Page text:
rapidly vanishing social and political capital. I am sure all of you
have noticed that in the last two months alone, the newspapers have
reported her every social visit to Catholic bishops and archbishops all
over the country. Photographs of these visits have been published in
major newspapers. In some instances, the leaders of the various churches
have been unveigled into giving her the pray over. I am sure they are
aware that this formal display of peity is part of a systematic attempt
to prop up a troubled presidency.

If religious leaders allow themselves to be used like this, sooner or
later they will find themselves being confronted by their flocks, who,
while they may accept their bishops’ silence on political issues, would
feel revolted by their uncritical anointment of a politically
beleaguered president. Ordinary priests and nun themselves may call
their bishops to account for their actions. Parishioners themselves, the
laity who constitute the core of the church as a community of the
faithful, may one day whisper to their parish priests their own misgivings.

What may begin as misgivings could soon ripen into an explicit resolve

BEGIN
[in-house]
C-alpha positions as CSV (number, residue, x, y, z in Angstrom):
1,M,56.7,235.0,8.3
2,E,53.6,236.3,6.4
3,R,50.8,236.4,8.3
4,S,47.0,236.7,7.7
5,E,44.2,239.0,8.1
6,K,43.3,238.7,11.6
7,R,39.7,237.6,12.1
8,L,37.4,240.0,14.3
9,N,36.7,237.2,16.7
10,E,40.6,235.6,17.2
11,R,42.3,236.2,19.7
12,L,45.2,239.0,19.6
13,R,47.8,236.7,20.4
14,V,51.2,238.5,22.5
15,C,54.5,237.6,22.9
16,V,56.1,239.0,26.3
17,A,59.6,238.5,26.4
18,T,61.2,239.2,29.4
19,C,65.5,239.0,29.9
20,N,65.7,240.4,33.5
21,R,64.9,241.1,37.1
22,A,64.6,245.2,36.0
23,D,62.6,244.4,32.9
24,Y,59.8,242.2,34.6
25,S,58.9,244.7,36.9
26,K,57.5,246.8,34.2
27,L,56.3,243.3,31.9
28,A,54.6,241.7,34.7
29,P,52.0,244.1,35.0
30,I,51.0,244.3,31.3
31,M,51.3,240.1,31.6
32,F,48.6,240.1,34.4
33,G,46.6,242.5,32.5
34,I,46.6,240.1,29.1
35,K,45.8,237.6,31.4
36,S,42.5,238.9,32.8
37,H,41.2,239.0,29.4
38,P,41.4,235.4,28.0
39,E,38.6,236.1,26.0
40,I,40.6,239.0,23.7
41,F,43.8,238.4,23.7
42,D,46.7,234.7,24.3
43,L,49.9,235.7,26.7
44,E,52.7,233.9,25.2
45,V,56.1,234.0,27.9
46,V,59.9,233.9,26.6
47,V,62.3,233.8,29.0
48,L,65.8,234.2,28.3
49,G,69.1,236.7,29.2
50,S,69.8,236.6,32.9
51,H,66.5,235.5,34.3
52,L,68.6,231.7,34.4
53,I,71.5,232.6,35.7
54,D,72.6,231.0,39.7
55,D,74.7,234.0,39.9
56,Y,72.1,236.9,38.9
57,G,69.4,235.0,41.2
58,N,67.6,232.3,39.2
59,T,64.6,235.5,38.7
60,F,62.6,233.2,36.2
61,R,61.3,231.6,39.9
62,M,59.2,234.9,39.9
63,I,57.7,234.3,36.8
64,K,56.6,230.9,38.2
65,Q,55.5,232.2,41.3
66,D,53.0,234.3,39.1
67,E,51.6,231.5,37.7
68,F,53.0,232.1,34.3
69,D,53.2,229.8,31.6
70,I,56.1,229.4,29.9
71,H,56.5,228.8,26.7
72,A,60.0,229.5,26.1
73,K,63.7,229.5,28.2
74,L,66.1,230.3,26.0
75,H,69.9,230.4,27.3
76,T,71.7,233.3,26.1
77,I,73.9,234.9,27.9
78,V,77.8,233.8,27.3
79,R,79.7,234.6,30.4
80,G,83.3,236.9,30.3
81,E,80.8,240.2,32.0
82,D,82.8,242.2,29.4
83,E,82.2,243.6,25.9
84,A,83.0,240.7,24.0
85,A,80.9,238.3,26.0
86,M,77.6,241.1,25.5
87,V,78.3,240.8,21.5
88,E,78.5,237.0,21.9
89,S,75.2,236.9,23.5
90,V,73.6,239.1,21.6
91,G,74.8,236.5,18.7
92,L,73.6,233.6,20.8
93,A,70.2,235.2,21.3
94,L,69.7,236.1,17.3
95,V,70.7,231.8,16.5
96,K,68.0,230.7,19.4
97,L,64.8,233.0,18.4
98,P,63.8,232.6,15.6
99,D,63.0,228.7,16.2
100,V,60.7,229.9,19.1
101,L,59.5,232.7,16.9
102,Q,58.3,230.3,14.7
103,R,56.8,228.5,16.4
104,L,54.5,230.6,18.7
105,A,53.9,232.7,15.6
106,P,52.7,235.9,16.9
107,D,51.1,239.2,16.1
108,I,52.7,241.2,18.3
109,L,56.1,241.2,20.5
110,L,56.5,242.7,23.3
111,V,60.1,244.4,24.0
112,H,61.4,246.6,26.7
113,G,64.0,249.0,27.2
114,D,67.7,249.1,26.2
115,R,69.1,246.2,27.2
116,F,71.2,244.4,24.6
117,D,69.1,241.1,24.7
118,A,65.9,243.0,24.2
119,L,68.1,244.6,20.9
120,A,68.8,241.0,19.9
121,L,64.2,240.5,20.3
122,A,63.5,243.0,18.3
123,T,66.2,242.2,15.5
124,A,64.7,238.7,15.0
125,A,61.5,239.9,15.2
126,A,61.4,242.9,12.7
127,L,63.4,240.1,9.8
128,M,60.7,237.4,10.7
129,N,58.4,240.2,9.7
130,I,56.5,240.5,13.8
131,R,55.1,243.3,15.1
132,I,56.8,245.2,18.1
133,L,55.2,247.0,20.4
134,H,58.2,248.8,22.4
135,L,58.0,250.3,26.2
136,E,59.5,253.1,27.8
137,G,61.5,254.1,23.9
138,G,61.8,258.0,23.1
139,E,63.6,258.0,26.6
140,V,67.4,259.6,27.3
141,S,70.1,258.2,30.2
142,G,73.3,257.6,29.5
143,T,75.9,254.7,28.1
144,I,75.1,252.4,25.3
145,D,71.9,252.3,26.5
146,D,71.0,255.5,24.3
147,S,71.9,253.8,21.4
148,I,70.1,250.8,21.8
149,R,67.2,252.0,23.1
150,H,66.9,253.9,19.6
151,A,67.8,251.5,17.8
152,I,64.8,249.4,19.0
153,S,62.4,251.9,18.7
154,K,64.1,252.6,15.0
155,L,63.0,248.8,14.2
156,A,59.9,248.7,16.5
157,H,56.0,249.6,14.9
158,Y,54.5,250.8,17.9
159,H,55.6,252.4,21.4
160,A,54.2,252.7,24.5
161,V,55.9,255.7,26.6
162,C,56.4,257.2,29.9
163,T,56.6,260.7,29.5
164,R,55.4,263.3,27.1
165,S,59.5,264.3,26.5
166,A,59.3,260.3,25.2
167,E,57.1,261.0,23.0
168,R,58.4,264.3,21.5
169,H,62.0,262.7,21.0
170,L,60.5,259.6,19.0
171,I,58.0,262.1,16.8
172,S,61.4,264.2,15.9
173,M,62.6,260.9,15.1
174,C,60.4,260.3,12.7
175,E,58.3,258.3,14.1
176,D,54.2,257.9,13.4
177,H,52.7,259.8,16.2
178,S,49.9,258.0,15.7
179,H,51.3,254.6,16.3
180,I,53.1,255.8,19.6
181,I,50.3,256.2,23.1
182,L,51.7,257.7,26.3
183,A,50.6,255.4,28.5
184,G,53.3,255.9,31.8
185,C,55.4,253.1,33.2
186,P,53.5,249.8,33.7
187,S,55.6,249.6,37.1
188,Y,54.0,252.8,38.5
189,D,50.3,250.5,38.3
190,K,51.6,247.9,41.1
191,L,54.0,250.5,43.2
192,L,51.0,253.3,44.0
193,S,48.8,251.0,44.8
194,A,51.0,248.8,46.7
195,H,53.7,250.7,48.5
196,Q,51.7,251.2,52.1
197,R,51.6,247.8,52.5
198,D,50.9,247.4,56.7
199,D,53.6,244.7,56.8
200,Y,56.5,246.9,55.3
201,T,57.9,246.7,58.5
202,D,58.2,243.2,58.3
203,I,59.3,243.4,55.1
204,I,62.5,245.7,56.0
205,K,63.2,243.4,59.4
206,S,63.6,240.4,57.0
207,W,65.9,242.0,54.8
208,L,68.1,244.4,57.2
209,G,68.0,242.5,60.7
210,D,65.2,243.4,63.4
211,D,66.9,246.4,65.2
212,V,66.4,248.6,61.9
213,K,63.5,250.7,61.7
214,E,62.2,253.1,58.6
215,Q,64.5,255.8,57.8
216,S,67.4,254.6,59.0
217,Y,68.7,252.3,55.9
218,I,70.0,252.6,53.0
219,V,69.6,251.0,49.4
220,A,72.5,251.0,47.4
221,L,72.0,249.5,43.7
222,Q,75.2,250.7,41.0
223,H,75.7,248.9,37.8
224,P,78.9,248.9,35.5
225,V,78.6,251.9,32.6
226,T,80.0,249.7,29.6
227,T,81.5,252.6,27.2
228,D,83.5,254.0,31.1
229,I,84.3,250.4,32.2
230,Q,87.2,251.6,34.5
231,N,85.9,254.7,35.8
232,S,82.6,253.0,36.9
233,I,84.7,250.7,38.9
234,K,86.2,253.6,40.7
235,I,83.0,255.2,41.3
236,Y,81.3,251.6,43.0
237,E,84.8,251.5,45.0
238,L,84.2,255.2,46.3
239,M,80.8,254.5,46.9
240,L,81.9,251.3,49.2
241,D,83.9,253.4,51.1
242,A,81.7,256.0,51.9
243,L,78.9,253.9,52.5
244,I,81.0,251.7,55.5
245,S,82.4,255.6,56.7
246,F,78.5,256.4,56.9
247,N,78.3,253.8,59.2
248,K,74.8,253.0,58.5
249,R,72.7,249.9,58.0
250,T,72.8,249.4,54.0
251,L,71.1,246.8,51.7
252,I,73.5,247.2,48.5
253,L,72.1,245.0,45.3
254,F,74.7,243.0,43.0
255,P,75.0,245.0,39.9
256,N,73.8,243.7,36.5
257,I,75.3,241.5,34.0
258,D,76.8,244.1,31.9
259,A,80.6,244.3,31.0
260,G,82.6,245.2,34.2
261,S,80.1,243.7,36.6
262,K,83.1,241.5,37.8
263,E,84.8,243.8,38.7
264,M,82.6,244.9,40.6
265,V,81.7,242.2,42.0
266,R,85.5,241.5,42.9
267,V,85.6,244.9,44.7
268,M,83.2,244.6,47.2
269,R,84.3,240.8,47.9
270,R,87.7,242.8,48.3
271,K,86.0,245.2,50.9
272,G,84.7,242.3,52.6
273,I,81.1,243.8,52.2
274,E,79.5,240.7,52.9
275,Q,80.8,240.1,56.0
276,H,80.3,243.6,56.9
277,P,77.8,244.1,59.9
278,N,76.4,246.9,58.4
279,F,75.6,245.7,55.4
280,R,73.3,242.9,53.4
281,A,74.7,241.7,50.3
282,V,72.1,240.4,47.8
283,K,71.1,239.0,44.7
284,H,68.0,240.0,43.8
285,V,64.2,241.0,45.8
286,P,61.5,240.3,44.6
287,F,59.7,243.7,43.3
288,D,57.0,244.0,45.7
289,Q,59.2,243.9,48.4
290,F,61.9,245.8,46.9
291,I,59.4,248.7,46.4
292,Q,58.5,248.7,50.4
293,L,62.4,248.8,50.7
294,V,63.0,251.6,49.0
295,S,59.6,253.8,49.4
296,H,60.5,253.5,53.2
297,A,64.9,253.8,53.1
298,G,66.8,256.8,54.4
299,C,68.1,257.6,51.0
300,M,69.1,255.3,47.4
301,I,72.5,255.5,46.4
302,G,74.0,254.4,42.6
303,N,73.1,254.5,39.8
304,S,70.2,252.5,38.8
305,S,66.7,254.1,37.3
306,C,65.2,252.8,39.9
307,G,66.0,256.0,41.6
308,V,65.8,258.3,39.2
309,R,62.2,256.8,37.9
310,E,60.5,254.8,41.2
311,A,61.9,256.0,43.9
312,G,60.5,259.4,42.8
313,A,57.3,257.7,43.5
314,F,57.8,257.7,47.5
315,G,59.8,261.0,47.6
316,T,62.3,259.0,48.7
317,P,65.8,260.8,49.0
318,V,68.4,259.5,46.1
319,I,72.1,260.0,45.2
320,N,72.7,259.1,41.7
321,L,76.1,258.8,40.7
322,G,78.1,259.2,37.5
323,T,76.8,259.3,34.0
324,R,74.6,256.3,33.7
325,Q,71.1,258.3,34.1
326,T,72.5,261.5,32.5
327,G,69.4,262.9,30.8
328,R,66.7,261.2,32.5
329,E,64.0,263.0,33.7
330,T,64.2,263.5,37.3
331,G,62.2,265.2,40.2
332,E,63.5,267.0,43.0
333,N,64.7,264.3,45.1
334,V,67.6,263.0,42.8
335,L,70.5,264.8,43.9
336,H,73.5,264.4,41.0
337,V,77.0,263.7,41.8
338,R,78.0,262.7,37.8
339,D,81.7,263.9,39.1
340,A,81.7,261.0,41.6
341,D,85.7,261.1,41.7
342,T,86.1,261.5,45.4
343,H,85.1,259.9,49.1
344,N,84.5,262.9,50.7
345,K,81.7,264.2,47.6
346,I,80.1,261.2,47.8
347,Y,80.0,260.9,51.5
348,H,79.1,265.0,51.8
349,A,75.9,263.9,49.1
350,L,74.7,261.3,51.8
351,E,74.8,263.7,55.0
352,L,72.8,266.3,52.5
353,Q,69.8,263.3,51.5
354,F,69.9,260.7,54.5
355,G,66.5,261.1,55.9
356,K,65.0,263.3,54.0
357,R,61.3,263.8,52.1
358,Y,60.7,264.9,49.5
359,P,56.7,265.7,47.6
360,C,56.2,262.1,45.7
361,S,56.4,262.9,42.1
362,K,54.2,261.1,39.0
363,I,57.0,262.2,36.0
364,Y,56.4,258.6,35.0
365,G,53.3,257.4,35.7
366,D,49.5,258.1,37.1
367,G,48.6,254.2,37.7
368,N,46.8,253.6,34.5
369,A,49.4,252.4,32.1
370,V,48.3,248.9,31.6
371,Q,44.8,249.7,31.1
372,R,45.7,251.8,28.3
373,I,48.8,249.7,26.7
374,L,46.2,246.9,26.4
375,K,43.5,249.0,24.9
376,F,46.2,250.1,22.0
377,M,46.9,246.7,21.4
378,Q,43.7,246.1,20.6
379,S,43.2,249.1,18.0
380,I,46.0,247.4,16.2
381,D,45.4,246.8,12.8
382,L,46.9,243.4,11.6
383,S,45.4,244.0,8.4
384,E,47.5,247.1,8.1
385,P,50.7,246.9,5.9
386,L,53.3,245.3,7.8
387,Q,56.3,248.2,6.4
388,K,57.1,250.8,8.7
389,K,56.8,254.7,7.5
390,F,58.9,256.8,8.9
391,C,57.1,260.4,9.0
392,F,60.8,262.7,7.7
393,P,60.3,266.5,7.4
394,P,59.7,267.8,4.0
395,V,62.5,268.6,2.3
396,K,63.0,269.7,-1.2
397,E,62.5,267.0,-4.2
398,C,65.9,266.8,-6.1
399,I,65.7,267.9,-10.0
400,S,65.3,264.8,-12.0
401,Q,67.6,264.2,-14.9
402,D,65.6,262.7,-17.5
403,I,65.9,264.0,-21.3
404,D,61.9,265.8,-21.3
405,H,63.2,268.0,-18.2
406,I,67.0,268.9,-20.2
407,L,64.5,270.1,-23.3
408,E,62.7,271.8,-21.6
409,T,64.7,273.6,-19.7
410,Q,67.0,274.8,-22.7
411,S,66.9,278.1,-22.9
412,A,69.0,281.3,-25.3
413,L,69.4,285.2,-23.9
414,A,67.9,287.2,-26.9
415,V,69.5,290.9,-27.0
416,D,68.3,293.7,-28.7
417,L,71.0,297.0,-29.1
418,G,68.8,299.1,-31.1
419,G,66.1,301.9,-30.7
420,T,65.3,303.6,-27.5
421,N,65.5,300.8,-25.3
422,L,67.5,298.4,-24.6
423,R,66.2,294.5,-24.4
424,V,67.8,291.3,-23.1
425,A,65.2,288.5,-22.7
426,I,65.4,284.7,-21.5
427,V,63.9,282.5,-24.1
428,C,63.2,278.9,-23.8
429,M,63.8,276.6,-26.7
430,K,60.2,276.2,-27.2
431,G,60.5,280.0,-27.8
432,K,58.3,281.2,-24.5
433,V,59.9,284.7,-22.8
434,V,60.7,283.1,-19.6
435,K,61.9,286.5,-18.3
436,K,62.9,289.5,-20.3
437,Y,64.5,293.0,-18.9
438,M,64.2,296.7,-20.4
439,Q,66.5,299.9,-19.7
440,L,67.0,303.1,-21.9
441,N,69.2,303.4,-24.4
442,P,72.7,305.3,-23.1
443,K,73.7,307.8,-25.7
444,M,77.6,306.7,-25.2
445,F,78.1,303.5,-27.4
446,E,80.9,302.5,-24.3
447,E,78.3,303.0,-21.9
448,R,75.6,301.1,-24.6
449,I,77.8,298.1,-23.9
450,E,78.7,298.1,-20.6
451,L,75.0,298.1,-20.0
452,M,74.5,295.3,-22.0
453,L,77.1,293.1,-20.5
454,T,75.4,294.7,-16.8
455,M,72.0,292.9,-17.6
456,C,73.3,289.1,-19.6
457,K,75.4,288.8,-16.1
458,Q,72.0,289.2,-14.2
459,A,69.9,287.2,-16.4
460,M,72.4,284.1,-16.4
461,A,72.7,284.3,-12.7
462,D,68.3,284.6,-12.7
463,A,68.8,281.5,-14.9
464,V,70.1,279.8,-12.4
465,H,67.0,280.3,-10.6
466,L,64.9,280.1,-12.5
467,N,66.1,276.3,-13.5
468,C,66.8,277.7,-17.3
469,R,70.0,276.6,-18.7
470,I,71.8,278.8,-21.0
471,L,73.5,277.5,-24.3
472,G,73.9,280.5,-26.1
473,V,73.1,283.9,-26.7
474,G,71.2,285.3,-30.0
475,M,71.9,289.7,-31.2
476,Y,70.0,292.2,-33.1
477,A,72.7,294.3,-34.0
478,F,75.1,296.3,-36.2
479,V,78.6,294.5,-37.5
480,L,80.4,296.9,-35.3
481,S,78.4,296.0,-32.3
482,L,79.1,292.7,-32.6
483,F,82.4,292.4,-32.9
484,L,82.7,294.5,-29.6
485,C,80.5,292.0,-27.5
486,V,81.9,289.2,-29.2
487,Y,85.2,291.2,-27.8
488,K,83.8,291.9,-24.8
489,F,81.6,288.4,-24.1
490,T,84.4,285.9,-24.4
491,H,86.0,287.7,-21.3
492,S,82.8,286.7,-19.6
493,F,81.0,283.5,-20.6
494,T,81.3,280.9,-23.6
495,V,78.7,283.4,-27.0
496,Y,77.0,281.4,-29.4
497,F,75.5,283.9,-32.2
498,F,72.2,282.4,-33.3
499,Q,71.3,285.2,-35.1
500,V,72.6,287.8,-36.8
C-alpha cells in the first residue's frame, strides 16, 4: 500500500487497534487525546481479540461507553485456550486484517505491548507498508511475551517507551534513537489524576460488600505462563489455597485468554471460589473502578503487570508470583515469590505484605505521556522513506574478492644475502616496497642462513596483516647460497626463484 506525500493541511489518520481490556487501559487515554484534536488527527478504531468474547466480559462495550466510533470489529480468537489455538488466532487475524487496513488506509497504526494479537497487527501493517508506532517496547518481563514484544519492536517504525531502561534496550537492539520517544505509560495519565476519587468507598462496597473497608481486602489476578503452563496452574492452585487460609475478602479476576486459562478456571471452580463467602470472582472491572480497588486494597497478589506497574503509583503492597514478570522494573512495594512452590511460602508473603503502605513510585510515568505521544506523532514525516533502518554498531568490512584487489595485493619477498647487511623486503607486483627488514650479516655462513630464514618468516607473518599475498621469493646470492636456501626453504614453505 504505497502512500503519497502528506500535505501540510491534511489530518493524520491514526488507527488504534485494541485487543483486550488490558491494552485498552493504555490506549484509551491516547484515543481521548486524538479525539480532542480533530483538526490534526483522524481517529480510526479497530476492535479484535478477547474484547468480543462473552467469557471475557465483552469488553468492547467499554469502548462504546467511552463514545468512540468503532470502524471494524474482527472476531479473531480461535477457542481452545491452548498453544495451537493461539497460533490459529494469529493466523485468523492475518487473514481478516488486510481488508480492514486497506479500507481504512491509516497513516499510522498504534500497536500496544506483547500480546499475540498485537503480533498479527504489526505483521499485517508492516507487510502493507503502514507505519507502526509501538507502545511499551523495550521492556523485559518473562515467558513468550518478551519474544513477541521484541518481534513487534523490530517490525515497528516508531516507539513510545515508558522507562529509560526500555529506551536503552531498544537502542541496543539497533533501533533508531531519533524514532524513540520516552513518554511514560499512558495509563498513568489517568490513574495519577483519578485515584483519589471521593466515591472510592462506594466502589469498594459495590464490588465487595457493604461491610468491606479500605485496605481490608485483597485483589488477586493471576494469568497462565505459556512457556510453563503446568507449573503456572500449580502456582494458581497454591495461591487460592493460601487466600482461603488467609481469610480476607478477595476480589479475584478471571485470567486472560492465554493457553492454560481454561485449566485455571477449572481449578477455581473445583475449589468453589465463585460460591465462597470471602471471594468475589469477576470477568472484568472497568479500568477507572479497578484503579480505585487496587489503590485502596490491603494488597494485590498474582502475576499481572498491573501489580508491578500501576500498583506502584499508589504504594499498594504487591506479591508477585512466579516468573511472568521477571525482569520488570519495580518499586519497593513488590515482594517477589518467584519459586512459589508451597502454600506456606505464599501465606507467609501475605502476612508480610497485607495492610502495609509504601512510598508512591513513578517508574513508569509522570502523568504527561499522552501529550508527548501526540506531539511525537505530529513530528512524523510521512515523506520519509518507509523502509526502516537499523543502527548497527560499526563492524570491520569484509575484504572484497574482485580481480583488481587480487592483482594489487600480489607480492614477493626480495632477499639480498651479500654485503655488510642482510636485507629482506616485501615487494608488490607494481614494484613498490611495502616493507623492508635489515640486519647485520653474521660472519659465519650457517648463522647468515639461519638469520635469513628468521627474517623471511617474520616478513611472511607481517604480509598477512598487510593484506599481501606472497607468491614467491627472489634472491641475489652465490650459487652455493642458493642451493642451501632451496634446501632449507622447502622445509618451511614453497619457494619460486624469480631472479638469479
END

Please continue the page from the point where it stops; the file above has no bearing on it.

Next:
to avoid any contact with persons who seem in mindful of the imperatives
of decent behavior. Such avoidance may soon translate into open
ostracism. This is the extreme form of assertion of the power of a moral
community. Its intended effect is social isolation. It is the equivalent
of a consumers’ boycott in the realm of social relations.

Any holder of public office, especially at the highest level of the
state, basically relies upon three types of powers. The first is *moral
power,* which draws both from the importance of the position and from
the charisma and legitimacy of its occupant. The second is *remunerative
power,* which is the power to dispense rewards and favors. The third is
*coercive power * the power to punish, to intimidate, and to use the
exact submission and conformity. Together they roughly constiture what
is sometimes calles :political capital of a leader.

The best type of power is moral power. The compliance it secures is
normative. The leader appeals to values and to shared goals, and the
people comply and cooperate as an act of duty. Where moral capital is
lacking, the next preferred form of power is remunerative power. There
the appeal is to personal interest. It is a less preferred form of power
because the compliance it secures is calculative. There is no commitment
here. People comply or cooperate only for as long as it directly
benefits them. The least preferred, of course, is coercive power. It is
the last resort of leaders who have lost almost all moral standing in
their community. Rulers know that when you use coercion too often, you
breed alienation. No political order has been known to survive over an